I have been thinking quite a bit lately about heroes. The book I’m writing revolves around a reluctant hero born with power and ability unlike other people. He struggles with how to use that potential. Is it a gift or a curse? What is his role and responsibility, given his power? How do his actions follow intention and where does that intention fall within the moral spectrum?

We all have innate power and ability but we often don’t realize it. As a boy, I sought out comics to feed my imagination, to escape from boredom, and to enjoy a good story filled with heroes and villains, plot and dialogue, setting and scene. The villains were equally as interesting as the heroes. Both powerful, both had something at stake and the means to fight for whatever the prize might be – concrete desires such as money and weapons or more abstract aims such as power, respect, and public safety. I read stories about Spiderman, the X-Men, and Avengers. In retrospect, I believe that a question of identity – how to use power and what is the impact of doing so as a hero of villain? –  is at the heart of comic book stories. More often than not, these characters wield their power under the guise of a secret identity that gives them anonymity to operate and use their ability without compromising their public persona.

Kids live in an adult world of rules and restrictions and often think of themselves as powerless so instead they unleash their imagination. Perhaps that’s why we’re drawn to imaginary heroes and villains that exercise power, whether in comic books, classic fairy tales, modern novels and films. The appeal of a good story is more than plot, snappy dialogue or rich characters. We’re drawn to stories because we want to see how it ends – not only how the action plays out on a physical and emotional level but also what moral and message is left for us to consider. We identify with characters (be they heroes or villains) because we want to discover and affirm what our identity is. Where does the needle on our moral compass rest if we were in a dire situation, if we were compelled to act?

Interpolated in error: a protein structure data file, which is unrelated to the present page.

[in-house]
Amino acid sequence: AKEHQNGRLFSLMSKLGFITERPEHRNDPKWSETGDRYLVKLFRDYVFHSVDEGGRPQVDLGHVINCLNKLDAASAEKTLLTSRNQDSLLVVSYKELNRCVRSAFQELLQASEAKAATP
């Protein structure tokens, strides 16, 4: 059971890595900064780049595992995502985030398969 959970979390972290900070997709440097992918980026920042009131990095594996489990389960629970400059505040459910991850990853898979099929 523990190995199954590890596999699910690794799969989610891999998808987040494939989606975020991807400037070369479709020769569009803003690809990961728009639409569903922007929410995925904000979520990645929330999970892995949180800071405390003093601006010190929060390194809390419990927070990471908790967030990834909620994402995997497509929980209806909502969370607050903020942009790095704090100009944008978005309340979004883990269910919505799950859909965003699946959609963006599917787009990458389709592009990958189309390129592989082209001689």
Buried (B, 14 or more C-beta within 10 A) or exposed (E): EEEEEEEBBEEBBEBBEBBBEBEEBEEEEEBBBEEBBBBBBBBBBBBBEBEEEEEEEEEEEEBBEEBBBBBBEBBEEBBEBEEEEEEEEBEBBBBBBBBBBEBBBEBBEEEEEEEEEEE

In my teenage and college years, I abandoned comics and delved into music, literature and film as the source for heroes and flights of imagination. Growing into an adult meant refining tastes and making informed choices in part to further establish my identity and world view. Gaining knowledge and a measure of independence led to a gradual realization. I had the innate power and ability all along to become who I wanted to be even if I didn’t know how to use the tools at my disposal. As I grew into an adult, I realized that it wasn’t the characters I found in books and film that were truly powerful and heroic. Instead, my heroes were actually the artists, musicians, writers and filmmakers that created the stories. These creative spirits expressed themselves through their gifts. They wielded their inherent power in public without a secret identity. I connected with the ideas and emotions and perspectives of the character, song, book or film because of the expression of the artist’s creative talent.

To me, the ability to affect another person through the power of words, a song, or an image was a grand power. In the past six years, I have taken the opportunity to write about and experience the work of countless artists, actors, musicians, photographers, writers and filmmakers in Kansas City. I have met my heroes and befriended them, patted them on the back, applauded and cheered their work.